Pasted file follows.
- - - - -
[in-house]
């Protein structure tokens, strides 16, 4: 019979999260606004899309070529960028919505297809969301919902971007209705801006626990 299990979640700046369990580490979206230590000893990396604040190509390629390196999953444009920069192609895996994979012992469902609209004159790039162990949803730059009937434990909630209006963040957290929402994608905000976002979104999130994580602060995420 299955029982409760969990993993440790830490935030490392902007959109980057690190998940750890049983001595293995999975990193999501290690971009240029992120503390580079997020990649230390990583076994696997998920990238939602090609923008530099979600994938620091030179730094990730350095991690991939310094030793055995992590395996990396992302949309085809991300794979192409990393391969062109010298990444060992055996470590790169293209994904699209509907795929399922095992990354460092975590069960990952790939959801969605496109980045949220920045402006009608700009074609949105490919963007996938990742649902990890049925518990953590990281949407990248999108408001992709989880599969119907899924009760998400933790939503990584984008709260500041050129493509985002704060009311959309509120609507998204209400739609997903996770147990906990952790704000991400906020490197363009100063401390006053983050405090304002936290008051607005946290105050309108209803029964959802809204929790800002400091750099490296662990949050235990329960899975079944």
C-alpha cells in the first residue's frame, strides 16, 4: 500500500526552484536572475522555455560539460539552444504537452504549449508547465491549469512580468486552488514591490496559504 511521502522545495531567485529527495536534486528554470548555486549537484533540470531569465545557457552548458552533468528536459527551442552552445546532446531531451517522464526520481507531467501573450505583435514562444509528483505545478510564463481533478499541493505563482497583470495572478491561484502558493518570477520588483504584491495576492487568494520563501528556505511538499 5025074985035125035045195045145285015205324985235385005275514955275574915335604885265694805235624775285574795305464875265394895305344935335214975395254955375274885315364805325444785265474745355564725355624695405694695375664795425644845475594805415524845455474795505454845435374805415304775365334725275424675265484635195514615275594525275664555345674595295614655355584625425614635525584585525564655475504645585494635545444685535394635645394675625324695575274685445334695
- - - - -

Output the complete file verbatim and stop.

[in-house]
């Protein structure tokens, strides 16, 4: 019979999260606004899309070529960028919505297809969301919902971007209705801006626990 299990979640700046369990580490979206230590000893990396604040190509390629390196999953444009920069192609895996994979012992469902609209004159790039162990949803730059009937434990909630209006963040957290929402994608905000976002979104999130994580602060995420 299955029982409760969990993993440790830490935030490392902007959109980057690190998940750890049983001595293995999975990193999501290690971009240029992120503390580079997020990649230390990583076994696997998920990238939602090609923008530099979600994938620091030179730094990730350095991690991939310094030793055995992590395996990396992302949309085809991300794979192409990393391969062109010298990444060992055996470590790169293209994904699209509907795929399922095992990354460092975590069960990952790939959801969605496109980045949220920045402006009608700009074609949105490919963007996938990742649902990890049925518990953590990281949407990248999108408001992709989880599969119907899924009760998400933790939503990584984008709260500041050129493509985002704060009311959309509120609507998204209400739609997903996770147990906990952790704000991400906020490197363009100063401390006053983050405090304002936290008051607005946290105050309108209803029964959802809204929790800002400091750099490296662990949050235990329960899975079944």
C-alpha cells in the first residue's frame, strides 16, 4: 500500500526552484536572475522555455560539460539552444504537452504549449508547465491549469512580468486552488514591490496559504 511521502522545495531567485529527495536534486528554470548555486549537484533540470531569465545557457552548458552533468528536459527551442552552445546532446531531451517522464526520481507531467501573450505583435514562444509528483505545478510564463481533478499541493505563482497583470495572478491561484502558493518570477520588483504584491495576492487568494520563501528556505511538499 5025074985035125035045195045145285015205324985235385005275514955275574915335604885265694805235624775285574795305464875265394895305344935335214975395254955375274885315364805325444785265474745355564725355624695405694695375664795425644845475594805415524845455474795505454845435374805415304775365334725275424675265484635195514615275594525275664555345674595295614655355584625425614635525584585525564655475504645585494635545444685535394635645394675625324695575274685445334695